With a net worth of around $84bn, Warren Buffett is currently the third richest person in the world. He has been towards the top of the list for a substantial period of time, which is a remarkable feat considering that he started with a relatively modest sum when purchasing his first stock aged 11.
Clearly, he has benefitted from his own skill and judgment. But the rise in the stock market over recent decades has also been a major catalyst on his personal wealth. Given the gains made by the FTSE 100 and other major indices in recent years, is there still an opportunity for investors following Buffett’s methodology to generate stunning returns?
While the FTSE 100 has risen from 1,000 points at its inception in 1984 to over 7,000 points today, the index does not yet appear to be particularly expensive. Evidence of this can be seen in its dividend yield, which stands at 4.1%. This is towards the upper end of its historic range and has, in fact, generally only been higher during periods of severe financial stress.
Certainly, the index has experienced above-average volatility of late. However, it has not yet entered bear market territory, while the prospects for the UK and global economies remain relatively positive. Clearly, there are risks ahead such as Brexit and the prospect of higher interest rates. But a 4.1% dividend yield for the FTSE 100 in what remains a relatively calm period for the economy suggests that it offers excellent value for money.
Of course, Warren Buffett has not made his $billions by simply investing in a tracker fund. Although he advocates their use for time-poor private investors, he has been a superb stock picker over the years. He has been able to identify strong companies when they trade at what prove to be attractive prices. Furthermore, he has resisted the temptation to sell, and he is still holding on to many of the companies in which he invested many decades ago.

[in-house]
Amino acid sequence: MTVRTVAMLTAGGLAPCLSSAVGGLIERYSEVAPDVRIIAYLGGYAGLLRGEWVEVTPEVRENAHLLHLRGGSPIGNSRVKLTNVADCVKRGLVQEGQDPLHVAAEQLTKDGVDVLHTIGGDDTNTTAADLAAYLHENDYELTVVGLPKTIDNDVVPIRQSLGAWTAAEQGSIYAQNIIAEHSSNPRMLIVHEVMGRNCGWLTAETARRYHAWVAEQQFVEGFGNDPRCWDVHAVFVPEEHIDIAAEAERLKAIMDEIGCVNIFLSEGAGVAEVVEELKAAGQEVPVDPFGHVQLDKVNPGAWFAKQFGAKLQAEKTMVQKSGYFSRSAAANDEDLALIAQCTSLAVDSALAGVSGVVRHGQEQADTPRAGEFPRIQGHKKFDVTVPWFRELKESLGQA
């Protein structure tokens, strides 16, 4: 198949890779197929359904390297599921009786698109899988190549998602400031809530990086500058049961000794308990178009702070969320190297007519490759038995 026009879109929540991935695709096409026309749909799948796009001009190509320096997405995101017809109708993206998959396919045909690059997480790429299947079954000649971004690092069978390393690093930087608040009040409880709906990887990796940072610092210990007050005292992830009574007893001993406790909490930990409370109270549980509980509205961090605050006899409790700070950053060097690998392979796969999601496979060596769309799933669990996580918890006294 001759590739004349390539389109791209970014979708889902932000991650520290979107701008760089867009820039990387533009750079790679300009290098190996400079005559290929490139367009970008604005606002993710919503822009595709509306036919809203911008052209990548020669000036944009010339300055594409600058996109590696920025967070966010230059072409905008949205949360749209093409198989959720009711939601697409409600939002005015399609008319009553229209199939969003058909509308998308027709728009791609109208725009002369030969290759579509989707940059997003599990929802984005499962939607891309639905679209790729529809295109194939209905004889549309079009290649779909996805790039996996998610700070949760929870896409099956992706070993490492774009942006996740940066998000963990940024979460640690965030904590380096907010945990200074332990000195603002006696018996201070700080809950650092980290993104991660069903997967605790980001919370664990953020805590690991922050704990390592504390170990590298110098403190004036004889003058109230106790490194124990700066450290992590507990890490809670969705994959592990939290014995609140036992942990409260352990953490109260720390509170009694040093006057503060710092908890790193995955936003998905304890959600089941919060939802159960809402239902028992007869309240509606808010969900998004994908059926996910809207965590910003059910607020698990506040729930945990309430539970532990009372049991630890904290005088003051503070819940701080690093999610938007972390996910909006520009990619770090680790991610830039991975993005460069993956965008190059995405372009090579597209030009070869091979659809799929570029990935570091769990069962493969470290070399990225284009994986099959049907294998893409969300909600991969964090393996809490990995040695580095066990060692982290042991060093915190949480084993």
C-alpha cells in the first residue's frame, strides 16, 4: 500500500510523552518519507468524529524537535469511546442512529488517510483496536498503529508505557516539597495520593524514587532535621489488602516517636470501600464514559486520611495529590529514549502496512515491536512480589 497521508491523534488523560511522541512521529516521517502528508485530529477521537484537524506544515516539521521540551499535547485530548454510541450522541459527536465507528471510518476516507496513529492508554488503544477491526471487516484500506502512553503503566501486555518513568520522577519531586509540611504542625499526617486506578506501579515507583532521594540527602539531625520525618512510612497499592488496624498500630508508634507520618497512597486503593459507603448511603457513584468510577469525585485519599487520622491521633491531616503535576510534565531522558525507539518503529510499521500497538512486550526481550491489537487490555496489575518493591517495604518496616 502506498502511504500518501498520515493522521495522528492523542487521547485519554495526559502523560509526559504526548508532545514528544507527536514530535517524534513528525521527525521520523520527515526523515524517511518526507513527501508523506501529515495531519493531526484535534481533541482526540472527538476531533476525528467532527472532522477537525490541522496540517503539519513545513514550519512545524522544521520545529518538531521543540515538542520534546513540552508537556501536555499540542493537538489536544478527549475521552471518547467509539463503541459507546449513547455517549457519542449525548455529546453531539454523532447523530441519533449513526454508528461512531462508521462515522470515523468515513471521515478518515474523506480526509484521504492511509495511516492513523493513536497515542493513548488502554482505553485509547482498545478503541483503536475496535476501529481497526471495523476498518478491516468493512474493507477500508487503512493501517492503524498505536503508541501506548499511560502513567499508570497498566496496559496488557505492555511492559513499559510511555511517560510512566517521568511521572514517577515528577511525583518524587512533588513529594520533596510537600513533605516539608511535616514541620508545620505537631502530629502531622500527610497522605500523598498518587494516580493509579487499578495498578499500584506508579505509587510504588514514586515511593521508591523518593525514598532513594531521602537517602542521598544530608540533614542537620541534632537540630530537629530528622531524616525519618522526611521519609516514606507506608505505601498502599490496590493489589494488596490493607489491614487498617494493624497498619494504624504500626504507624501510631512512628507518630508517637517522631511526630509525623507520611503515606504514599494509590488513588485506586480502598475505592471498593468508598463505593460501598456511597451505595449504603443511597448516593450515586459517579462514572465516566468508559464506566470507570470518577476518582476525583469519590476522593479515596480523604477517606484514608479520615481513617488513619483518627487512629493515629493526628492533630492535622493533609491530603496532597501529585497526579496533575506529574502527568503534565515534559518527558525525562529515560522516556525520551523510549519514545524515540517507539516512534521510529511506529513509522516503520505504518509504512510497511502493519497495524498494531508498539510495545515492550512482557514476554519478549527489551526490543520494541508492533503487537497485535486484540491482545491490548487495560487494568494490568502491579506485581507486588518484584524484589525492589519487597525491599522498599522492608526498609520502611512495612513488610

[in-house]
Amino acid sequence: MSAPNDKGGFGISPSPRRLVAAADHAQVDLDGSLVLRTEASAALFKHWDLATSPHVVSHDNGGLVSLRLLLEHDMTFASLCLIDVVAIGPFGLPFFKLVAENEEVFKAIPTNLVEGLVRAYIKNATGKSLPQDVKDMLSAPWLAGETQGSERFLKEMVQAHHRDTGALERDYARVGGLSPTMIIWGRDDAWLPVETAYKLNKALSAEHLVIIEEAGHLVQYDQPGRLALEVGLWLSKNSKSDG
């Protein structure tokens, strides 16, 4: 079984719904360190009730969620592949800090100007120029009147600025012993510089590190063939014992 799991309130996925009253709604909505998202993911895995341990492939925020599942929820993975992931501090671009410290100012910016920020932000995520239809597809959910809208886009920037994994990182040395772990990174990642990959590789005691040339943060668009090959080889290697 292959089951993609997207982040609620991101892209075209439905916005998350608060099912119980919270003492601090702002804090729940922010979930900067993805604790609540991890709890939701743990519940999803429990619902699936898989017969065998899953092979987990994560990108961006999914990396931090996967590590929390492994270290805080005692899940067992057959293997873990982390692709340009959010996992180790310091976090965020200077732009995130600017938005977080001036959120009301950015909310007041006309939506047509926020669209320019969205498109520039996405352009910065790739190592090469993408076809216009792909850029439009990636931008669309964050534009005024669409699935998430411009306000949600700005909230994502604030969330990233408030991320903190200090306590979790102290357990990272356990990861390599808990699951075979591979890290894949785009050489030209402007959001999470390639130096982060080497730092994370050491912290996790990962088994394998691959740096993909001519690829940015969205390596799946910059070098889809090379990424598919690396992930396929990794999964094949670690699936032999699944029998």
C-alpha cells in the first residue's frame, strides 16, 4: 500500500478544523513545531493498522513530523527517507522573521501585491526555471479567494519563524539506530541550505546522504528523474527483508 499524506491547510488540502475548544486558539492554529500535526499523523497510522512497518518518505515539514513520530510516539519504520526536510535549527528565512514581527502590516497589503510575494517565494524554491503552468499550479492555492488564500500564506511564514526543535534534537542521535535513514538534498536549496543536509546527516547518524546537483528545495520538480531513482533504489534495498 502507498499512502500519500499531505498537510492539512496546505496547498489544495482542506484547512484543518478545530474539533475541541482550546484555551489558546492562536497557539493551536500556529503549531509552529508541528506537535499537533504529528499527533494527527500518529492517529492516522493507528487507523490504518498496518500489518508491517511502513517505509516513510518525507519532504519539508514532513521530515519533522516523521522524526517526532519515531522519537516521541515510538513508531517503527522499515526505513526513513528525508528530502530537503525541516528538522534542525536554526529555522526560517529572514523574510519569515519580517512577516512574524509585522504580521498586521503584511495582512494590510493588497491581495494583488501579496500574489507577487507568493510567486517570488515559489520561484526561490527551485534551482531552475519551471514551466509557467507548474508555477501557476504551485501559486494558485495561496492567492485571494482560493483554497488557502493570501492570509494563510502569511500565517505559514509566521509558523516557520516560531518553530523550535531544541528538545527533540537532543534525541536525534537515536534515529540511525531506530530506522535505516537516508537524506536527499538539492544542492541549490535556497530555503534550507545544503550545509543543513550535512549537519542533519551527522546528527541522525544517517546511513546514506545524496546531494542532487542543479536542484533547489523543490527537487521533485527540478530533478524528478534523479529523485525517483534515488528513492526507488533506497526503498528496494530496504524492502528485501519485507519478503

The same opportunity presents itself to investors today. There are chances to generate high returns in new and exciting industries such as the internet of things (IoT), blockchain and artificial intelligence (AI). Similarly, more traditional industries such as healthcare and tobacco continue to offer strong growth potential due to population rises and changing consumer tastes respectively.
Within all industries there are stocks which could deliver high returns over the long run. Finding them may not be all that easy, but then again, if it was a simple process then there would be more Warren Buffetts around today.
For investors seeking to amass a large sum of capital from investing, it looks as though today is a great time to get started. In the short run there could be pressure on a range of share prices. But in the long run, it is always possible to generate stunning returns from the stock market.
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